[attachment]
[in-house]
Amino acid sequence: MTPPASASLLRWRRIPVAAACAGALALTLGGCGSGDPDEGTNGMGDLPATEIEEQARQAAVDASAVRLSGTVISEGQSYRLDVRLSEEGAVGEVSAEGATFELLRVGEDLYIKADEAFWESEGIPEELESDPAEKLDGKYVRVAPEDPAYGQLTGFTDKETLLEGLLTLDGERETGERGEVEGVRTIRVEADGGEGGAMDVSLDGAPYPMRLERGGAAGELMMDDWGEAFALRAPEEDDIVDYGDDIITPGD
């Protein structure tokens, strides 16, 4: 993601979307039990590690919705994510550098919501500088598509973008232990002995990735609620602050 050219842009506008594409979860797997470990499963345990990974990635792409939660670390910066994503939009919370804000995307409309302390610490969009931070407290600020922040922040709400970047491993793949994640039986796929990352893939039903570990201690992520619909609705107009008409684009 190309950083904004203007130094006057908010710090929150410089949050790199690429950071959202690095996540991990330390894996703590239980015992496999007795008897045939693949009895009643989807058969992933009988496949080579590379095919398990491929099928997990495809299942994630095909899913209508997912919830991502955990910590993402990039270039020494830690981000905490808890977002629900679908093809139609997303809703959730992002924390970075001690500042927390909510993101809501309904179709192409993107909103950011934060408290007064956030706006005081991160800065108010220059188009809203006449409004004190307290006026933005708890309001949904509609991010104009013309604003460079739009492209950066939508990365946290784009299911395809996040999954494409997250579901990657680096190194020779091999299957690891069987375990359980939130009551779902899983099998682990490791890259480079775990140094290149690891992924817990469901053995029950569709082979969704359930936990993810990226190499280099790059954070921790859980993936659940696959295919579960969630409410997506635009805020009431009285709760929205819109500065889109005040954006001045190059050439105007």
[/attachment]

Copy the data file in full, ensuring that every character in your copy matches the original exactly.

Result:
[in-house]
Amino acid sequence: MTPPASASLLRWRRIPVAAACAGALALTLGGCGSGDPDEGTNGMGDLPATEIEEQARQAAVDASAVRLSGTVISEGQSYRLDVRLSEEGAVGEVSAEGATFELLRVGEDLYIKADEAFWESEGIPEELESDPAEKLDGKYVRVAPEDPAYGQLTGFTDKETLLEGLLTLDGERETGERGEVEGVRTIRVEADGGEGGAMDVSLDGAPYPMRLERGGAAGELMMDDWGEAFALRAPEEDDIVDYGDDIITPGD
């Protein structure tokens, strides 16, 4: 993601979307039990590690919705994510550098919501500088598509973008232990002995990735609620602050 050219842009506008594409979860797997470990499963345990990974990635792409939660670390910066994503939009919370804000995307409309302390610490969009931070407290600020922040922040709400970047491993793949994640039986796929990352893939039903570990201690992520619909609705107009008409684009 190309950083904004203007130094006057908010710090929150410089949050790199690429950071959202690095996540991990330390894996703590239980015992496999007795008897045939693949009895009643989807058969992933009988496949080579590379095919398990491929099928997990495809299942994630095909899913209508997912919830991502955990910590993402990039270039020494830690981000905490808890977002629900679908093809139609997303809703959730992002924390970075001690500042927390909510993101809501309904179709192409993107909103950011934060408290007064956030706006005081991160800065108010220059188009809203006449409004004190307290006026933005708890309001949904509609991010104009013309604003460079739009492209950066939508990365946290784009299911395809996040999954494409997250579901990657680096190194020779091999299957690891069987375990359980939130009551779902899983099998682990490791890259480079775990140094290149690891992924817990469901053995029950569709082979969704359930936990993810990226190499280099790059954070921790859980993936659940696959295919579960969630409410997506635009805020009431009285709760929205819109500065889109005040954006001045190059050439105007």